Governor Paul L. Patterson’s granddaughter lived nearby, and the common street baseball game would occasionally be halted for the governor’s limousine. But, according to Dale Bechtold, the driver was instructed to park the limo at the end of the street out of the way of their playing field. Sometimes the chauffer would roll up his sleeves, doff his cap, and take a few swings at bat to join in the fun with the boys. Then it was back to his car for the long commute back to Salem.

If the boys weren’t out wrestling or taking part in gymnastics, and the girls were not attending Girl Scout meetings at the Sellwood Community Center, then they’d be out earning extra money for the family at seasonal jobs or helping neighbors. Roland and Dick Bechtold worked as part time bicycle messengers for the Western Union Company, while Dale delivered groceries to local residents for Smith’s Meat Market and Grocery. Buddy and Roger worked as press operators and delivered THE BEE for the Hilson family, who owned the paper then.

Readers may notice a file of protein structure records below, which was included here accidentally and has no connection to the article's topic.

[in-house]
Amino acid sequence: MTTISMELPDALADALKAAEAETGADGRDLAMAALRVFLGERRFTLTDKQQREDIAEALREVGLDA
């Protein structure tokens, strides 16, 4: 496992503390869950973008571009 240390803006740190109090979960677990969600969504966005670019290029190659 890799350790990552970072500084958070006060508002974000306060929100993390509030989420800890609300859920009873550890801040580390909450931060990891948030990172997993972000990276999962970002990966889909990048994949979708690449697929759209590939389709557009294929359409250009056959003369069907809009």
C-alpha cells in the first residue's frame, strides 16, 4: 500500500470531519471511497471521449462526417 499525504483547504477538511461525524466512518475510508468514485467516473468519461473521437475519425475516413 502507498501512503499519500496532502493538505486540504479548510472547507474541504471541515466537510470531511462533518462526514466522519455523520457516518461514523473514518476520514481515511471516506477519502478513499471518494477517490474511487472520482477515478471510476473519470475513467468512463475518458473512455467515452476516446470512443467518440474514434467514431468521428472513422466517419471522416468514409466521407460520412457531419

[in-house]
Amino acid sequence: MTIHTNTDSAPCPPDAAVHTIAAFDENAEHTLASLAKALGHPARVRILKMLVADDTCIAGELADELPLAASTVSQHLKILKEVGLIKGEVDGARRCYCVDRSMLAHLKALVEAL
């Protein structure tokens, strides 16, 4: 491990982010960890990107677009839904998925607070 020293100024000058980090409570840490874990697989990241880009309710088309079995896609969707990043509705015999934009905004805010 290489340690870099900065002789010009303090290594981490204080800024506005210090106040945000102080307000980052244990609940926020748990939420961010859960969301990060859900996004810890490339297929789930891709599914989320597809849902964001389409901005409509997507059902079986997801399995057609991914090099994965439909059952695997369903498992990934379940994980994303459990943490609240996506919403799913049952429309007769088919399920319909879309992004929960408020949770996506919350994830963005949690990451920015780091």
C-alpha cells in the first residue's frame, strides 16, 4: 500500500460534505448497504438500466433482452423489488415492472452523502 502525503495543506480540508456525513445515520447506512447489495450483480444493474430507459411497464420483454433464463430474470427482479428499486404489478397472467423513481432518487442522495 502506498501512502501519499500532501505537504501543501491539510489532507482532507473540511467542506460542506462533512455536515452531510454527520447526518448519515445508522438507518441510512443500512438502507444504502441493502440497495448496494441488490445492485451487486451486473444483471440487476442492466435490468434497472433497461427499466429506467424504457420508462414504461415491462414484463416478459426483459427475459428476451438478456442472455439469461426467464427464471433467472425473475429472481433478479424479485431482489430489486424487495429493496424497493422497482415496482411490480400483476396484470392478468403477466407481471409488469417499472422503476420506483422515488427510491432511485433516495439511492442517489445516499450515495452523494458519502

One time, the Bechtold Boys eyed a vacant lot across the street near Mrs. Grace Dowd’s house, and decided to plant a food garden – a victory garden, as they were called during World War II. Because of the shortages of food and supplies during wartime, sugar, tires, and gasoline were rationed, and city officials offered the use of public spaces and schoolyards to start food gardens. Much of the vegetables and fruit raised by the boys was shared among neighbors and friends along the block.

Water collected from Johnson Creek, or Mrs. Dowd’s water hose on the side of her house, saved on the family’s water bills.

The major commercial district for Sellwood residents was centered along 17th Avenue. Chicken, rich meats, and weenies, could be purchased for evening meals at Smith’s Meat Market, at the corner of Umatilla Street. Dry goods and dairy goods were available at the Piggly Wiggly (today, New Seasons), and nearby was Leveton’s Thrifty Drugs, often visited by the Bechtold clan.

“There was an ice cream store next to Smith’s, and we would try to talk the storekeeper, Marvin, into a free ice cream, if we swept floors or stacked products on the shelves,” recalls Kay Bechtold.